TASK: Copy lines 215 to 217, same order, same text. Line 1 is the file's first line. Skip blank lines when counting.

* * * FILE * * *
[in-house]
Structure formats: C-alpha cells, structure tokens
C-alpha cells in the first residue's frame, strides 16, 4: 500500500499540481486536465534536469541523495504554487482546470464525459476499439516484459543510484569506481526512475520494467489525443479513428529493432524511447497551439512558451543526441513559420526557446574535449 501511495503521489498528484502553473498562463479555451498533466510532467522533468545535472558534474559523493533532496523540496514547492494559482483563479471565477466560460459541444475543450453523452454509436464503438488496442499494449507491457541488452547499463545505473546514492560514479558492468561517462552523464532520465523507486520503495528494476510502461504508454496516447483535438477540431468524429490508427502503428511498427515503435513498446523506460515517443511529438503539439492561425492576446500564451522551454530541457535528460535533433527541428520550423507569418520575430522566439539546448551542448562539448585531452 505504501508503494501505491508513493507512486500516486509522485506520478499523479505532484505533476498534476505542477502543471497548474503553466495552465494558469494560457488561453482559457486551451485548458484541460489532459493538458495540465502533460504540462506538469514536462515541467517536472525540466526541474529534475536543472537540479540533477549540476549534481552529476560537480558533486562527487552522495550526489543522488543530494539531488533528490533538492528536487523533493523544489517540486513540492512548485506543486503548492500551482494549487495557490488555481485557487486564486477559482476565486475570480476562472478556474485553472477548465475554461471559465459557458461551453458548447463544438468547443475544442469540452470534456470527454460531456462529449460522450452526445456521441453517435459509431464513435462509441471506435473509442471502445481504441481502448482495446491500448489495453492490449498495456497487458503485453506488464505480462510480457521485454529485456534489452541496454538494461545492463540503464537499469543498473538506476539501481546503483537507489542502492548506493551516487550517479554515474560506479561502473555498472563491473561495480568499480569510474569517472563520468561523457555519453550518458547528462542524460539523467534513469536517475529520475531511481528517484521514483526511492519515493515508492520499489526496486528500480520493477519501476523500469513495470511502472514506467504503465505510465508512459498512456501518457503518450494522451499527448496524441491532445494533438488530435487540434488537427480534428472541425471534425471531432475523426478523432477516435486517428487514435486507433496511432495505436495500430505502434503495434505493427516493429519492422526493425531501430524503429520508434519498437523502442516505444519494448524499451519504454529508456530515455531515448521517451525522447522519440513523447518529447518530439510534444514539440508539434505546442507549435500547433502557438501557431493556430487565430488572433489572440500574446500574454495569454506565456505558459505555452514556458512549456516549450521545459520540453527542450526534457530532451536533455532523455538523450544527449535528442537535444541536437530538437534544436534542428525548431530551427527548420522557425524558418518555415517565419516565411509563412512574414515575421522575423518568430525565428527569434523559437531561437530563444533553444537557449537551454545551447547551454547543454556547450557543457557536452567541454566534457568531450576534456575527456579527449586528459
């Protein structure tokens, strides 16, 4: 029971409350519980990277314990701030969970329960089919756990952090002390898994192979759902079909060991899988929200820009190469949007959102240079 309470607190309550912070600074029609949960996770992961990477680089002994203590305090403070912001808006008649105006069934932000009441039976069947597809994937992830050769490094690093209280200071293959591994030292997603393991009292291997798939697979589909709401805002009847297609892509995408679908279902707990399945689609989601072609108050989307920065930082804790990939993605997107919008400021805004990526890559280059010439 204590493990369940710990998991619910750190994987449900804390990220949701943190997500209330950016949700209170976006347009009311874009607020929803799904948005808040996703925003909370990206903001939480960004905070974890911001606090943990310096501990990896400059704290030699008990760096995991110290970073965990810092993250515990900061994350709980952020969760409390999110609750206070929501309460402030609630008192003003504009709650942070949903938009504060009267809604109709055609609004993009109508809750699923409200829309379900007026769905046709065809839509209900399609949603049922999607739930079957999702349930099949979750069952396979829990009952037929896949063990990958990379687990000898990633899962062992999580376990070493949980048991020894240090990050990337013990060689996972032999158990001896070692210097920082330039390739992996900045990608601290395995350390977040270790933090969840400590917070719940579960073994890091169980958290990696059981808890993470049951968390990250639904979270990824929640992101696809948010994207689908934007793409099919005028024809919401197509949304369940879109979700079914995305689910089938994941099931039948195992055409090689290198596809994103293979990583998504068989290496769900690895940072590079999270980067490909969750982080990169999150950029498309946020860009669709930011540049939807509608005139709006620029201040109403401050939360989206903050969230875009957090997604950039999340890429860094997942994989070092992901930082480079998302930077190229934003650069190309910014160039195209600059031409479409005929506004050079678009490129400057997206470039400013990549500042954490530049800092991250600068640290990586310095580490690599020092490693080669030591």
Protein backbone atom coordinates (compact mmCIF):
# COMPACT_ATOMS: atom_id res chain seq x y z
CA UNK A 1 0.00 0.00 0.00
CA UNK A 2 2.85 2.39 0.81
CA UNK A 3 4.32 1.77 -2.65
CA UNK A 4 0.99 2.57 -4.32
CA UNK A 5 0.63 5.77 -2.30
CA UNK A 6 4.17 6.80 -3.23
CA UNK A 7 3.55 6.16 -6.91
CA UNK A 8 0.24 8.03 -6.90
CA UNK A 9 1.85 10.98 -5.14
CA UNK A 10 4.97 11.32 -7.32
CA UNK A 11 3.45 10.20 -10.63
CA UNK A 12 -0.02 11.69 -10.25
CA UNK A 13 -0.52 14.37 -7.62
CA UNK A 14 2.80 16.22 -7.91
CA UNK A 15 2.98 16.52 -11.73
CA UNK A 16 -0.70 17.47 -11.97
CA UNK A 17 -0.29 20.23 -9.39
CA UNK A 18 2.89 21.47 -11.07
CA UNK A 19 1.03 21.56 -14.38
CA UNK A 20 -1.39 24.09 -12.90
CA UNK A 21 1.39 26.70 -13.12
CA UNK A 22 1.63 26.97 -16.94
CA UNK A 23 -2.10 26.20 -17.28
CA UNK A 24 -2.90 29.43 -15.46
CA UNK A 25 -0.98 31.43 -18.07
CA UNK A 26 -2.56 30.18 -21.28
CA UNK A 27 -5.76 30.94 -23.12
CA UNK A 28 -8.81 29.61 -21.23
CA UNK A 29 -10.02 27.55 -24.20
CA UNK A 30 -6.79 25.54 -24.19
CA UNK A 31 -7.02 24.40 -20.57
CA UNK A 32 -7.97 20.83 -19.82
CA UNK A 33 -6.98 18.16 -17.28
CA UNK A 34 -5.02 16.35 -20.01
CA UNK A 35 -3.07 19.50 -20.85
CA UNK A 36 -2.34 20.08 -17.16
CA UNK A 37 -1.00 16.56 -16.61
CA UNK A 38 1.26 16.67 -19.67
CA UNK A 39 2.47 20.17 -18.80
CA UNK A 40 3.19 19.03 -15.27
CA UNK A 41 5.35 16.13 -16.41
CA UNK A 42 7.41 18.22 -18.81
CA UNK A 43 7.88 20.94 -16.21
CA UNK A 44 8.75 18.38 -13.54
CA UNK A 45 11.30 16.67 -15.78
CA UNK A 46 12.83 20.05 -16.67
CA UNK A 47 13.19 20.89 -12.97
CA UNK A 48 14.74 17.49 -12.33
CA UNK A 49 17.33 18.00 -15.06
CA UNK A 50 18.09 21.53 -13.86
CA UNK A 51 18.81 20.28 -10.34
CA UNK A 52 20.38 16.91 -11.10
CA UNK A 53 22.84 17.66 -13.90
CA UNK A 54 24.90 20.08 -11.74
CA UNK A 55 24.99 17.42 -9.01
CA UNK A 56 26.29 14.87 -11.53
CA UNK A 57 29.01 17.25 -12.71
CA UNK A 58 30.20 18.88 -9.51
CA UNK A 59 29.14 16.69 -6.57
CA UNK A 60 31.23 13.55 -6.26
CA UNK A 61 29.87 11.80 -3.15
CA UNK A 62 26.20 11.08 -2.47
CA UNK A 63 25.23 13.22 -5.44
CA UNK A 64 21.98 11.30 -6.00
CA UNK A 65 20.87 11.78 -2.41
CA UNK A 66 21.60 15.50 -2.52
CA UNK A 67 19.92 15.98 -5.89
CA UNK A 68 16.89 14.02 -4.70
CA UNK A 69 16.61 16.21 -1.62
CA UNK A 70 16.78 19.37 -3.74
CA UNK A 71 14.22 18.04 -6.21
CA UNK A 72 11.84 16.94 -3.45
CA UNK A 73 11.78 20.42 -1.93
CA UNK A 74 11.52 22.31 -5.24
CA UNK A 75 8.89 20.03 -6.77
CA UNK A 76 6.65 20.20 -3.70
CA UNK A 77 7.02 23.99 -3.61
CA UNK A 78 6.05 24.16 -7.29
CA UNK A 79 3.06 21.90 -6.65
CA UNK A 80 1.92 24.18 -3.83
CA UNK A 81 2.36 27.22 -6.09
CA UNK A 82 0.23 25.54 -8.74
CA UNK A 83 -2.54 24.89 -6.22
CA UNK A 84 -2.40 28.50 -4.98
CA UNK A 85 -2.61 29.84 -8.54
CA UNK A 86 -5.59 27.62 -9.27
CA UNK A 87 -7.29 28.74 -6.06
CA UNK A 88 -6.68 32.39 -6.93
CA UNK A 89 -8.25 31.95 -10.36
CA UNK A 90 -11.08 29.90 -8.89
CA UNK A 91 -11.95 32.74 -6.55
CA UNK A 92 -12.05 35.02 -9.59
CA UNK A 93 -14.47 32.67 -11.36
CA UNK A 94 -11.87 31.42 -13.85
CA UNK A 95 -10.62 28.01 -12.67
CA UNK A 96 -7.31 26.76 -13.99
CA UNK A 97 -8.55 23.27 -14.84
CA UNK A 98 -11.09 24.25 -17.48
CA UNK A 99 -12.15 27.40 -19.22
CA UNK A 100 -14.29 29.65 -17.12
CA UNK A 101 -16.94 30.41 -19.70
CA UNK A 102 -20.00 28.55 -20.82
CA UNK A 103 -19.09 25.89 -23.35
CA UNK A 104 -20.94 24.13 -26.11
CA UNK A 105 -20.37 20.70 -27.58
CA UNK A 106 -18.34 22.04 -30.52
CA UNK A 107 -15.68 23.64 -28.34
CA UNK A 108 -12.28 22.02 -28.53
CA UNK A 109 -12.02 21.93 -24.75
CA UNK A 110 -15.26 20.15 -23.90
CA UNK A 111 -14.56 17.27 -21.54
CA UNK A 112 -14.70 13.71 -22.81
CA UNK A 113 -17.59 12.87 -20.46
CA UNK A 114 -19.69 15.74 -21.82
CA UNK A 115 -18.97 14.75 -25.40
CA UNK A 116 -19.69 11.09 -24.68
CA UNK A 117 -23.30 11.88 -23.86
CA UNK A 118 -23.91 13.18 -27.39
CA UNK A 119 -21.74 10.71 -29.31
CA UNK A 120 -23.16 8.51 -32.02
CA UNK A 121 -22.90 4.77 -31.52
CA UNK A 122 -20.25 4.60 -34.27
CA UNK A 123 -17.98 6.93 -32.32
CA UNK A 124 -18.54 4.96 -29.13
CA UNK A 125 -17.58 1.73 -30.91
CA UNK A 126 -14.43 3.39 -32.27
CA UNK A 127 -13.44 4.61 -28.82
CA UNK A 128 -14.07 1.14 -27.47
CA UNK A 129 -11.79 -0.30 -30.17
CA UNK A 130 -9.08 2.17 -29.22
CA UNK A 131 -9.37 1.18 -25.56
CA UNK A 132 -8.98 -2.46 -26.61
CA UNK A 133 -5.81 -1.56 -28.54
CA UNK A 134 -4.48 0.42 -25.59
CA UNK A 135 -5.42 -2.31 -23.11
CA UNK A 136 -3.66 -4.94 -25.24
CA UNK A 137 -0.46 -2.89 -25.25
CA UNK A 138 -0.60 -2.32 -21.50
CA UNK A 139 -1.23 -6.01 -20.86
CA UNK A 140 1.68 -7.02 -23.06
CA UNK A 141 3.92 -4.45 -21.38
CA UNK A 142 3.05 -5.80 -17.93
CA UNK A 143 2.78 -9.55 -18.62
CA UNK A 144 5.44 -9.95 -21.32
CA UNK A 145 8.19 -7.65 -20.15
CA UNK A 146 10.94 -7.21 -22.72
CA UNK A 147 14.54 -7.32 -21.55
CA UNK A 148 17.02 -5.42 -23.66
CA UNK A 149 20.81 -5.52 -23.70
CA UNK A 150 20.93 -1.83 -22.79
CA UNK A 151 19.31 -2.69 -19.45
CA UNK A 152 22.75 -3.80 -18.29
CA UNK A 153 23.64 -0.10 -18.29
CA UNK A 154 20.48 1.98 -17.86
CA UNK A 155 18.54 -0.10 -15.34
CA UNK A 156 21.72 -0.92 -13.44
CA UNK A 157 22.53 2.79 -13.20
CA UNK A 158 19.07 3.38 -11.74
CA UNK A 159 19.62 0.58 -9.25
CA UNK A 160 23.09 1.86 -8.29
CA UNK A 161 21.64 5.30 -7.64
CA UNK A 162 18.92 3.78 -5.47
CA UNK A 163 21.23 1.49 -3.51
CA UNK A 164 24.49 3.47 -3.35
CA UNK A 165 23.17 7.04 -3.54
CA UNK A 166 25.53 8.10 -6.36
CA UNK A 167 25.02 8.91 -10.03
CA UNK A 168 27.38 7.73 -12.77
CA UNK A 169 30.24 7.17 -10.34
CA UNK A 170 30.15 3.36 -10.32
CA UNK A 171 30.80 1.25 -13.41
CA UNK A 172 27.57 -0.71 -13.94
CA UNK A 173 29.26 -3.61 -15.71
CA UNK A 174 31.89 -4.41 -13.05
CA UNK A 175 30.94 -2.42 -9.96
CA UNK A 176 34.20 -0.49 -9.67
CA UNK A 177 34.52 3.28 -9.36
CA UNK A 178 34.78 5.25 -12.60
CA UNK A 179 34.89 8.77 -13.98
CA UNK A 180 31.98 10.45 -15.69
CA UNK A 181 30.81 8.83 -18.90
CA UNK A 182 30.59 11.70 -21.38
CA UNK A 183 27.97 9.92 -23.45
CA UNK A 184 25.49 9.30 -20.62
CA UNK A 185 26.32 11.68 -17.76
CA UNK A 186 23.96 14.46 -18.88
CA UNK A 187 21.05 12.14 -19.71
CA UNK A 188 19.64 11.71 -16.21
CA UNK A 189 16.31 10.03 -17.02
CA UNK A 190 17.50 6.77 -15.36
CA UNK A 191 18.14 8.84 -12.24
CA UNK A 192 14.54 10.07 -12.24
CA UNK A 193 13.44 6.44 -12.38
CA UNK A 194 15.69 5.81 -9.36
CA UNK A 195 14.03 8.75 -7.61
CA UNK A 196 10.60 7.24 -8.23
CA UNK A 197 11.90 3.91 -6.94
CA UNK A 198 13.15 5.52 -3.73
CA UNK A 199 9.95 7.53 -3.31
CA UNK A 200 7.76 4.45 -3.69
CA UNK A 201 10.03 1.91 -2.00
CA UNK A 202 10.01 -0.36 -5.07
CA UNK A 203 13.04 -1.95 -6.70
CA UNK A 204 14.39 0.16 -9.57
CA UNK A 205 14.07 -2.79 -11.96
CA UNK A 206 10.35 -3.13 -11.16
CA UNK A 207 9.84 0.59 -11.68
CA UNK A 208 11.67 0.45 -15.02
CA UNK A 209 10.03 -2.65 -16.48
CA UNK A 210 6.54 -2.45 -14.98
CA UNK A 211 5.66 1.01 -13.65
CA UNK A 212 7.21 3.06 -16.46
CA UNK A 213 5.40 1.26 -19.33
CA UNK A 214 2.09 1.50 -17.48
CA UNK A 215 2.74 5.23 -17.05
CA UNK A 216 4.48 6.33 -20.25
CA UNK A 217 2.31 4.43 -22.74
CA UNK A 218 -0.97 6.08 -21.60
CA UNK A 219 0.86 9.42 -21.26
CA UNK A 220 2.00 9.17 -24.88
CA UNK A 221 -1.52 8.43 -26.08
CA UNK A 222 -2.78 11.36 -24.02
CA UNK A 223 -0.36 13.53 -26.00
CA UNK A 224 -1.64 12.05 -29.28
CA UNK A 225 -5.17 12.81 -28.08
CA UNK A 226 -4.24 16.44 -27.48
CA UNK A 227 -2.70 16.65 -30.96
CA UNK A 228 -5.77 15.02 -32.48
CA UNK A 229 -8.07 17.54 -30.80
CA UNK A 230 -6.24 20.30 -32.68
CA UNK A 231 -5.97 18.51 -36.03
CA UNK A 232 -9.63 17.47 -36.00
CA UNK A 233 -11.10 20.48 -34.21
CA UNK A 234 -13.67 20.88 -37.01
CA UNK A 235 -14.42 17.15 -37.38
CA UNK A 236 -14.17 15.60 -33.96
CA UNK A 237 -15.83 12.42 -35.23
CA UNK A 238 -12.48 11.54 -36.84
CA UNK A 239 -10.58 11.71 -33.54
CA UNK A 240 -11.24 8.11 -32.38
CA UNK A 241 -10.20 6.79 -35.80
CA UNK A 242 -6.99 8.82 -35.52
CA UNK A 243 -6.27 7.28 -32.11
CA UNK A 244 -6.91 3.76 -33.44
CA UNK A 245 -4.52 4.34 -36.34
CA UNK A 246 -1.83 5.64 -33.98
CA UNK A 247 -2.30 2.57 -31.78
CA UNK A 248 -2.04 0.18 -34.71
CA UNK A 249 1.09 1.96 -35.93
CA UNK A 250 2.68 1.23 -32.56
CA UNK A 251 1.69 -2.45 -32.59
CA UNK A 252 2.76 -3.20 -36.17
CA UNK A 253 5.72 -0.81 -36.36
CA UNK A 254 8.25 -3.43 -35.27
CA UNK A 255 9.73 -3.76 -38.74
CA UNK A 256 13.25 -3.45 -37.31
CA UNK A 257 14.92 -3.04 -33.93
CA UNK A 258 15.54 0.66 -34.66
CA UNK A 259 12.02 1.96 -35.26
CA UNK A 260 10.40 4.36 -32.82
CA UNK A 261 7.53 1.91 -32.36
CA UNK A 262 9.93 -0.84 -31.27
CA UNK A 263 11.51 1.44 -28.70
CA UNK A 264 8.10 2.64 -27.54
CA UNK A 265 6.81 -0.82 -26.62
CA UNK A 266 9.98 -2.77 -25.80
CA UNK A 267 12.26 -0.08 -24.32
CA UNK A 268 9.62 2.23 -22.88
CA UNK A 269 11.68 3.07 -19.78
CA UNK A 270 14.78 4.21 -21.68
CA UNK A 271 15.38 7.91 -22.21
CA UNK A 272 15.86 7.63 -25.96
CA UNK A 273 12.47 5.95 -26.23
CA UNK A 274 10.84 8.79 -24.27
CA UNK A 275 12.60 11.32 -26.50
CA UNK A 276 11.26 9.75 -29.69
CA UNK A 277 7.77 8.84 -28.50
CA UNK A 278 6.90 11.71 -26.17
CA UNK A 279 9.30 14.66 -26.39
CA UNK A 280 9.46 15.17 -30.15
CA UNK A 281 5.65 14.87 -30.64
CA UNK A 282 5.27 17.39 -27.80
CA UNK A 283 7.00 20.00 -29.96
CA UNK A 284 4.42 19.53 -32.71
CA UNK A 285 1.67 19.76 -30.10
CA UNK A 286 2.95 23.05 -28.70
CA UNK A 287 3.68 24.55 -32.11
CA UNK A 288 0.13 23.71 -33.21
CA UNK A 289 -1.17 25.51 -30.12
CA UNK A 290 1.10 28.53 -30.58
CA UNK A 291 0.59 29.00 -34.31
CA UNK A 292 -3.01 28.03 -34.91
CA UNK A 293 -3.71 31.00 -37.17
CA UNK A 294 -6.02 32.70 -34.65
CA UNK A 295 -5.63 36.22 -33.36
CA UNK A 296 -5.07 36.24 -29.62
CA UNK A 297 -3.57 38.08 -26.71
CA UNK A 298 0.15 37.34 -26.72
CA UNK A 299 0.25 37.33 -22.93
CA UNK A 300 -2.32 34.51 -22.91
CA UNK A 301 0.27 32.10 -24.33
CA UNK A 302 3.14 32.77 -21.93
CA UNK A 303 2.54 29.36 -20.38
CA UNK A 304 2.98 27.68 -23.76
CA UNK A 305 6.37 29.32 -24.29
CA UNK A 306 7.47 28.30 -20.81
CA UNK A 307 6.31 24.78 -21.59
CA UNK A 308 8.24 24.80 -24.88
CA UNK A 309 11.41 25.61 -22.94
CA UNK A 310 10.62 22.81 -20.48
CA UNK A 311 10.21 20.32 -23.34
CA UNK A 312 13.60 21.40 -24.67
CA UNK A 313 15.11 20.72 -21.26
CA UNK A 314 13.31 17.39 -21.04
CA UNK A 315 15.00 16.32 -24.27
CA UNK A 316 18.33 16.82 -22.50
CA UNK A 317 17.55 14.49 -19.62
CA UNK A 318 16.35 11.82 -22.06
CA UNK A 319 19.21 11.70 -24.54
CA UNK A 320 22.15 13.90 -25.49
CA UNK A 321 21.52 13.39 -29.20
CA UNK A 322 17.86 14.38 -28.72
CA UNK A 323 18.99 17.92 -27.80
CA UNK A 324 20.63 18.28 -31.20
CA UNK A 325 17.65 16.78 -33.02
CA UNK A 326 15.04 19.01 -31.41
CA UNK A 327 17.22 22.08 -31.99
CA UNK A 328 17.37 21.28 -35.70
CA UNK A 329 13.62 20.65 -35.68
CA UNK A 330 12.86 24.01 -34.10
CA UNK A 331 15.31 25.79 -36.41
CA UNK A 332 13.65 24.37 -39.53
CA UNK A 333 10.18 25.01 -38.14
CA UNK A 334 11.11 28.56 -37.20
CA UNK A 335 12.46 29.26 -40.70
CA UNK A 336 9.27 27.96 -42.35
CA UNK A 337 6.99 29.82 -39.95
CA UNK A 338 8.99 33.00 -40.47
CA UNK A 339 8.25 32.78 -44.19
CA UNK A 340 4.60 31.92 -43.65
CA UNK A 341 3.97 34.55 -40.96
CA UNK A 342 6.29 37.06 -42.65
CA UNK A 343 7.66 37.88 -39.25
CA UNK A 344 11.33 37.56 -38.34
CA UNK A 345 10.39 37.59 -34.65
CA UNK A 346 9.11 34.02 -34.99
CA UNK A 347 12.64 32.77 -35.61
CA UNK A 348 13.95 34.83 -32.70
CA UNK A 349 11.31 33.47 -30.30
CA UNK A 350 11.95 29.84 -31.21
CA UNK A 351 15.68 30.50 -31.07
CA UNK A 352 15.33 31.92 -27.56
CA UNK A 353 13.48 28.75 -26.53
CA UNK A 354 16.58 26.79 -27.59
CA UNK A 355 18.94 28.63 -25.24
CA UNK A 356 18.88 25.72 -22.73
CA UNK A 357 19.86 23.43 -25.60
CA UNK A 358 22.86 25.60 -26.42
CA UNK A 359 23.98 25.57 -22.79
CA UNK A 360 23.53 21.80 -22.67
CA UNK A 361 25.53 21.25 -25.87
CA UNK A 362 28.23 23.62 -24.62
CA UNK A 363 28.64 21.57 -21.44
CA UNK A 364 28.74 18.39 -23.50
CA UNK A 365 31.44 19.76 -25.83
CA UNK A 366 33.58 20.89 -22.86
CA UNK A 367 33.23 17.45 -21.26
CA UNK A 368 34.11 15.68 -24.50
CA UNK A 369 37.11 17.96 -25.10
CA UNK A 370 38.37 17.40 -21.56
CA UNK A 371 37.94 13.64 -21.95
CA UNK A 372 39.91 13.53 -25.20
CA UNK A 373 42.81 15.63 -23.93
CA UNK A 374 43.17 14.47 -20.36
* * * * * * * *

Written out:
CA UNK A 209 10.03 -2.65 -16.48
CA UNK A 210 6.54 -2.45 -14.98
CA UNK A 211 5.66 1.01 -13.65